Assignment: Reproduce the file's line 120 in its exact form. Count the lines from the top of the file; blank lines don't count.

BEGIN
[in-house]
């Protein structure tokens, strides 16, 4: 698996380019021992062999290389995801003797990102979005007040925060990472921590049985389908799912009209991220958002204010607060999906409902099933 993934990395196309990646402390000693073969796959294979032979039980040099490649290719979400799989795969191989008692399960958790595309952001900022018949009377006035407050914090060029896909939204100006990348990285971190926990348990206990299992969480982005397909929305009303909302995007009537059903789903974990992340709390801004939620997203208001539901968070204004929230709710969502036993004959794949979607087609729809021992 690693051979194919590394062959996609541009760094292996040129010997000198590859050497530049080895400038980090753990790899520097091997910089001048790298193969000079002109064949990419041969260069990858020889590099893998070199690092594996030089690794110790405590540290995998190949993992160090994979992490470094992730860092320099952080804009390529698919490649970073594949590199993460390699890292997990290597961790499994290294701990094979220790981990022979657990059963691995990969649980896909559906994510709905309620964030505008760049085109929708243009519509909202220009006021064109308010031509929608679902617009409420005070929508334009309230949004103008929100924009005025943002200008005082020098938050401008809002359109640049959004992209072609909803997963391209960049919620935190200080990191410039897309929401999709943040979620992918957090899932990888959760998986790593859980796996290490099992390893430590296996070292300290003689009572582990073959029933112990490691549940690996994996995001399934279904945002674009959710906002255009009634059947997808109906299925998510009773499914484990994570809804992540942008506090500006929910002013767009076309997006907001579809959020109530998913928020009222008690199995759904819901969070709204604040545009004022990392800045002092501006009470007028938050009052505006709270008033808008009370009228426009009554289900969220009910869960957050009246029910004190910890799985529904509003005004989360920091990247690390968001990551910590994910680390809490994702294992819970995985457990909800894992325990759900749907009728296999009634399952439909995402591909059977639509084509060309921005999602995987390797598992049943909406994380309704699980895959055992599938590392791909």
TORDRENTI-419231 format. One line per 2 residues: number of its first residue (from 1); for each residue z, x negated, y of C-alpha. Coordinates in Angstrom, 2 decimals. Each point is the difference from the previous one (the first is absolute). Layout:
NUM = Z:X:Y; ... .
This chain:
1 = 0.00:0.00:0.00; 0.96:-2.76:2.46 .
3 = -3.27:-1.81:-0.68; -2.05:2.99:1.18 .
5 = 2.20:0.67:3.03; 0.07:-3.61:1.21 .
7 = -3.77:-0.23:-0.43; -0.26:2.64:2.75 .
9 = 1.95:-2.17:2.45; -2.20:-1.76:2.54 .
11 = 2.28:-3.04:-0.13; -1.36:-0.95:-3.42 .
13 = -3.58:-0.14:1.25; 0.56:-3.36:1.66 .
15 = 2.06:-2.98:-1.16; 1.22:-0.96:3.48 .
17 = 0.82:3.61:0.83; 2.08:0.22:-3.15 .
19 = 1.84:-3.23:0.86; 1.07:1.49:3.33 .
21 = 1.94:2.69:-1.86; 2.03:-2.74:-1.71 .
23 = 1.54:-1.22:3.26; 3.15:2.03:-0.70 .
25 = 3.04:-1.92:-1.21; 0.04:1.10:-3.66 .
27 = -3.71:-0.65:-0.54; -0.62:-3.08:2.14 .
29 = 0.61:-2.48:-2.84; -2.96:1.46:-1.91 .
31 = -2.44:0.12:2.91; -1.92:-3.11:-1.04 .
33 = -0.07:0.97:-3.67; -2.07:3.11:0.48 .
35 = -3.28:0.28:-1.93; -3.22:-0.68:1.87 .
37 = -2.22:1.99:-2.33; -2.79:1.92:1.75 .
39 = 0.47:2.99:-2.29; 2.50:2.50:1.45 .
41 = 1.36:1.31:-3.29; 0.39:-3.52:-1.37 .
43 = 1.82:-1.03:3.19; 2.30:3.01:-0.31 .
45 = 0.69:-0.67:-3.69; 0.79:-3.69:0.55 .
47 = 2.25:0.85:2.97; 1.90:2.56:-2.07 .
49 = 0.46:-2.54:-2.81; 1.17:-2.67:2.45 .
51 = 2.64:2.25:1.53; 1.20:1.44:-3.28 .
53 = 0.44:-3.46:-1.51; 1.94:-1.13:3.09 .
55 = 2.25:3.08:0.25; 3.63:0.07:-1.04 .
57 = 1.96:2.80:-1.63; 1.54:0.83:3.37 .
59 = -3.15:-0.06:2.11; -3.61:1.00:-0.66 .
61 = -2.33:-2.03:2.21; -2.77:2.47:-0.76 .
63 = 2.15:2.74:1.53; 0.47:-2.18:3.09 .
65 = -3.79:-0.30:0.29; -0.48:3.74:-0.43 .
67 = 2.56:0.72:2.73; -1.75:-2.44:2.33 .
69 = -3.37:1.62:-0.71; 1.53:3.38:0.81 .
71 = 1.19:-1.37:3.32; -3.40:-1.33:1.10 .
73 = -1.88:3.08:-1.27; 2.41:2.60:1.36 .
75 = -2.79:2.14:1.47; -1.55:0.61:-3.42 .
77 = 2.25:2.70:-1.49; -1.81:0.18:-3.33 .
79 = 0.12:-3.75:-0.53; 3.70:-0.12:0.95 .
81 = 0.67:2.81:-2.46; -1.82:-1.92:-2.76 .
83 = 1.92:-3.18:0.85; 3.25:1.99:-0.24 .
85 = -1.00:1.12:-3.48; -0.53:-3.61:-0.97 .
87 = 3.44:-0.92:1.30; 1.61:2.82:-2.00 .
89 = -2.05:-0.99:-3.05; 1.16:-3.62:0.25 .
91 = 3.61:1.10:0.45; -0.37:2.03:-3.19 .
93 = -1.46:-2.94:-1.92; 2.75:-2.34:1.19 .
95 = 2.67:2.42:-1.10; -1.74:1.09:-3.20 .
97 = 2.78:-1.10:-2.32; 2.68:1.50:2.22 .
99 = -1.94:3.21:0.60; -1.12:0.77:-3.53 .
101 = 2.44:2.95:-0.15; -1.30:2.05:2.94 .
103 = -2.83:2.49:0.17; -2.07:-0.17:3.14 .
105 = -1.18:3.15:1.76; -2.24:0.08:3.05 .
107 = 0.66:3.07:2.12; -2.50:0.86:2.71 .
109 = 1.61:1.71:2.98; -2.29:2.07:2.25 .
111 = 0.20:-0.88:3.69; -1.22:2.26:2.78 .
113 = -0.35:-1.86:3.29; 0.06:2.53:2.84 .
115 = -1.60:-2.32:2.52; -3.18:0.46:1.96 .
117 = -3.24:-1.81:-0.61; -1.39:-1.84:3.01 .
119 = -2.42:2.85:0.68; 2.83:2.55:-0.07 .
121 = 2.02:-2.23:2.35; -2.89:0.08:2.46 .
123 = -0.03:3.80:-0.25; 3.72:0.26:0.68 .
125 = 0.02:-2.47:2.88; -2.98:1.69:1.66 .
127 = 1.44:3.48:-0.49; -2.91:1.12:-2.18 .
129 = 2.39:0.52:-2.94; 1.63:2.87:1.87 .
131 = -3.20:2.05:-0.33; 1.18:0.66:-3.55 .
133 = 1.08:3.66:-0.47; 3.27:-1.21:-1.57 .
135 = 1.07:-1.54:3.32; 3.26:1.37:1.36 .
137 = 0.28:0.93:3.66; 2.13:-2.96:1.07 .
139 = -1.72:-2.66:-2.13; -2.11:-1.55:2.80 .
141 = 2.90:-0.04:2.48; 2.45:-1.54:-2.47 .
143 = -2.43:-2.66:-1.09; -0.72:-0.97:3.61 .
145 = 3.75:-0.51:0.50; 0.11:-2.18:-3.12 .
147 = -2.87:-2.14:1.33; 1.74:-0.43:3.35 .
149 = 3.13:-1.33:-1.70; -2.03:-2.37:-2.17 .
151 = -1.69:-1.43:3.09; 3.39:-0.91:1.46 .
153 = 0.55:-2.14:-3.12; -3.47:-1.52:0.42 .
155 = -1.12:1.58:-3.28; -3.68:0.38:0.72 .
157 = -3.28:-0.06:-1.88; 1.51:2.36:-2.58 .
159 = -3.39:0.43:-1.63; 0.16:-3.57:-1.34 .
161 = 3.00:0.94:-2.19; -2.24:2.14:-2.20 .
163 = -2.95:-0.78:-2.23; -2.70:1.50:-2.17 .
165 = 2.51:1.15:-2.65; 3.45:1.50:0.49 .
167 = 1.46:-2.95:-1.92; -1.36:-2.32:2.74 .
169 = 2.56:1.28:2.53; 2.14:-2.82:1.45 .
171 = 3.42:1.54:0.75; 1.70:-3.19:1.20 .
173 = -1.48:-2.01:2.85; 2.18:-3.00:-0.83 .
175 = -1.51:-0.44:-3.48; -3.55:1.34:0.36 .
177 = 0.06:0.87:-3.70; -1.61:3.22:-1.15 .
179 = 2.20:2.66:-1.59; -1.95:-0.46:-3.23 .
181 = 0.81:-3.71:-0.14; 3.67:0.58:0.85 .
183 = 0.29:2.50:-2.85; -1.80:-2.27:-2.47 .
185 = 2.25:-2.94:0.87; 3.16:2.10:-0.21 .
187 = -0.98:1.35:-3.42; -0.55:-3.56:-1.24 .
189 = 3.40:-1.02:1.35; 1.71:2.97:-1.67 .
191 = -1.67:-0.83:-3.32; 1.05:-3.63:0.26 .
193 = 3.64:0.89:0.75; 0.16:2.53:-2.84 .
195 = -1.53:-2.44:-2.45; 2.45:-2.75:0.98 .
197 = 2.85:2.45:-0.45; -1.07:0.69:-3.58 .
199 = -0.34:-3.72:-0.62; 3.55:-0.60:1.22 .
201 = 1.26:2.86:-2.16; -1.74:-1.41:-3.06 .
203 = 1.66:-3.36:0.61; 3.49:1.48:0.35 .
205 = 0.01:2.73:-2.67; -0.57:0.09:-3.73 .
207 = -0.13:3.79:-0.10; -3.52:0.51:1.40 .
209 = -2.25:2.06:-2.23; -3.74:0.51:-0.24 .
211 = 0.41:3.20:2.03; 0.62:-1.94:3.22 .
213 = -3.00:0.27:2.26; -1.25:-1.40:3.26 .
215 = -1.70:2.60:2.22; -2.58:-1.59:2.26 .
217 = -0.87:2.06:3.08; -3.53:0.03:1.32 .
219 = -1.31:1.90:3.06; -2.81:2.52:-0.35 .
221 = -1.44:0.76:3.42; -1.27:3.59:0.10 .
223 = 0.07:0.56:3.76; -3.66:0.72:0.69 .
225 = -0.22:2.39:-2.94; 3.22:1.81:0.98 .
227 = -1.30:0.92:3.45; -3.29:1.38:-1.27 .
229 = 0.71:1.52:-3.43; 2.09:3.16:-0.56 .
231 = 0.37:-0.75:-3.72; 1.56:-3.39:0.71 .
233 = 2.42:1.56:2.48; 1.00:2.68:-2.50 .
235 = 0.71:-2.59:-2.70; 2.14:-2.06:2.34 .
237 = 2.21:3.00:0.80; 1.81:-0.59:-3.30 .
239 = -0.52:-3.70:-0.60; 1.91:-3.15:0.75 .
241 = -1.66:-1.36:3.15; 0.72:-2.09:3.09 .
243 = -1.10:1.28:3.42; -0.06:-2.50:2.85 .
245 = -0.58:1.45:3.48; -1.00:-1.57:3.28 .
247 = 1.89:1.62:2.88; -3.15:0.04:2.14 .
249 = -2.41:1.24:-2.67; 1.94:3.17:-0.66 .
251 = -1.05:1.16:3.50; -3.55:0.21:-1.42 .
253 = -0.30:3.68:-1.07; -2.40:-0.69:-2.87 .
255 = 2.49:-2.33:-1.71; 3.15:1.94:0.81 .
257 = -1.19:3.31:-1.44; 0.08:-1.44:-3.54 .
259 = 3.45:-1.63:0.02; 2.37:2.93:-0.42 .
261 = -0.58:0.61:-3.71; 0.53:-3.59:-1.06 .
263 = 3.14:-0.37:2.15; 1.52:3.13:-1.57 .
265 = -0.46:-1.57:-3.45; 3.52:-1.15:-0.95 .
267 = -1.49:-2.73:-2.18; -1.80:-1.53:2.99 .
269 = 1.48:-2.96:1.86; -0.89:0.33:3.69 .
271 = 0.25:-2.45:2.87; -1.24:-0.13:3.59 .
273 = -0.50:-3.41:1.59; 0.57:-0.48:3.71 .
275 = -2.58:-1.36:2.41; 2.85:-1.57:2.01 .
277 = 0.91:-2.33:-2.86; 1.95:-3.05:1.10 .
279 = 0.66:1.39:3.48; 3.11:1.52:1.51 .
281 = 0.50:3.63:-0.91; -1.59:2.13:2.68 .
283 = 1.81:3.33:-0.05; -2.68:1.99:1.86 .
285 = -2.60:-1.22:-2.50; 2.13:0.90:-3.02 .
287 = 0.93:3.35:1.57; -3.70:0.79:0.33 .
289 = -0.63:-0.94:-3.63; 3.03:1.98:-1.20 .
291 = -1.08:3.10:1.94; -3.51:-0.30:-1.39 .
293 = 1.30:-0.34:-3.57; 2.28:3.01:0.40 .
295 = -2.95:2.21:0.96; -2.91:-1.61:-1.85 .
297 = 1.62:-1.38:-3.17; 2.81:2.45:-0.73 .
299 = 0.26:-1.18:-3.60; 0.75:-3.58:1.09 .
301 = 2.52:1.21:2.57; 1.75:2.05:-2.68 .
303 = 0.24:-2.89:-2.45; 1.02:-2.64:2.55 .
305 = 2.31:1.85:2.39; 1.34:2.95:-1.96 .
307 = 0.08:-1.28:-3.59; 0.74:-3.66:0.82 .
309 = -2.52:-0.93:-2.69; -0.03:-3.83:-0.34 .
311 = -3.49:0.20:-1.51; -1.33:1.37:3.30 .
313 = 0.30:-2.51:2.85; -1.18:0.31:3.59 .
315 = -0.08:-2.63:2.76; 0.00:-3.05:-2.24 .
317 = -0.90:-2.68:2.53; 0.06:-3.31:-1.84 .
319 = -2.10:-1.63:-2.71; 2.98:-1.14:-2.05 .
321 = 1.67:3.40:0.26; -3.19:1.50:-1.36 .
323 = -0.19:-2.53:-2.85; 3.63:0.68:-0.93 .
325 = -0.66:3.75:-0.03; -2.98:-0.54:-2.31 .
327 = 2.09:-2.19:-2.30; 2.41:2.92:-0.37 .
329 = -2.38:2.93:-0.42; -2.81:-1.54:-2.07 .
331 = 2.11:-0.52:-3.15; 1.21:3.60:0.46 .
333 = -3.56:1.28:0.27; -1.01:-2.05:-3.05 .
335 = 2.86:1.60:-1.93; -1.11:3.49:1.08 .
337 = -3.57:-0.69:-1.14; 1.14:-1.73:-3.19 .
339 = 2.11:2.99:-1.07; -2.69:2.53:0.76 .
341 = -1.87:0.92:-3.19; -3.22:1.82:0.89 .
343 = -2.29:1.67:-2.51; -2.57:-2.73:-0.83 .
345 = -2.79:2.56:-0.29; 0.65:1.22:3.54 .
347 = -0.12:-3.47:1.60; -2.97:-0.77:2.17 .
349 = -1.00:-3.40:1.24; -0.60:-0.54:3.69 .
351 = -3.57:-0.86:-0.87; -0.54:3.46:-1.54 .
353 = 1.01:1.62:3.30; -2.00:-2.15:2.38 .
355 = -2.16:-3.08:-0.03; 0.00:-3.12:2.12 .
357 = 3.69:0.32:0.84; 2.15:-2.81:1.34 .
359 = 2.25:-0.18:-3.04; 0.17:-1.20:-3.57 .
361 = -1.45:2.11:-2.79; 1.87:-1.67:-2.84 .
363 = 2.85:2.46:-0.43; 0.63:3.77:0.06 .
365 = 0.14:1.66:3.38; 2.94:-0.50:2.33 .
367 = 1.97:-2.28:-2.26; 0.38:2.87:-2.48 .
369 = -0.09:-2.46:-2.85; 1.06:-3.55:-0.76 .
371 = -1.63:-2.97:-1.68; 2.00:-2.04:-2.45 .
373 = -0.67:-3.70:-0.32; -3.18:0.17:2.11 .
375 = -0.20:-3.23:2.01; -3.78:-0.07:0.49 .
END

229 = 0.71:1.52:-3.43; 2.09:3.16:-0.56 .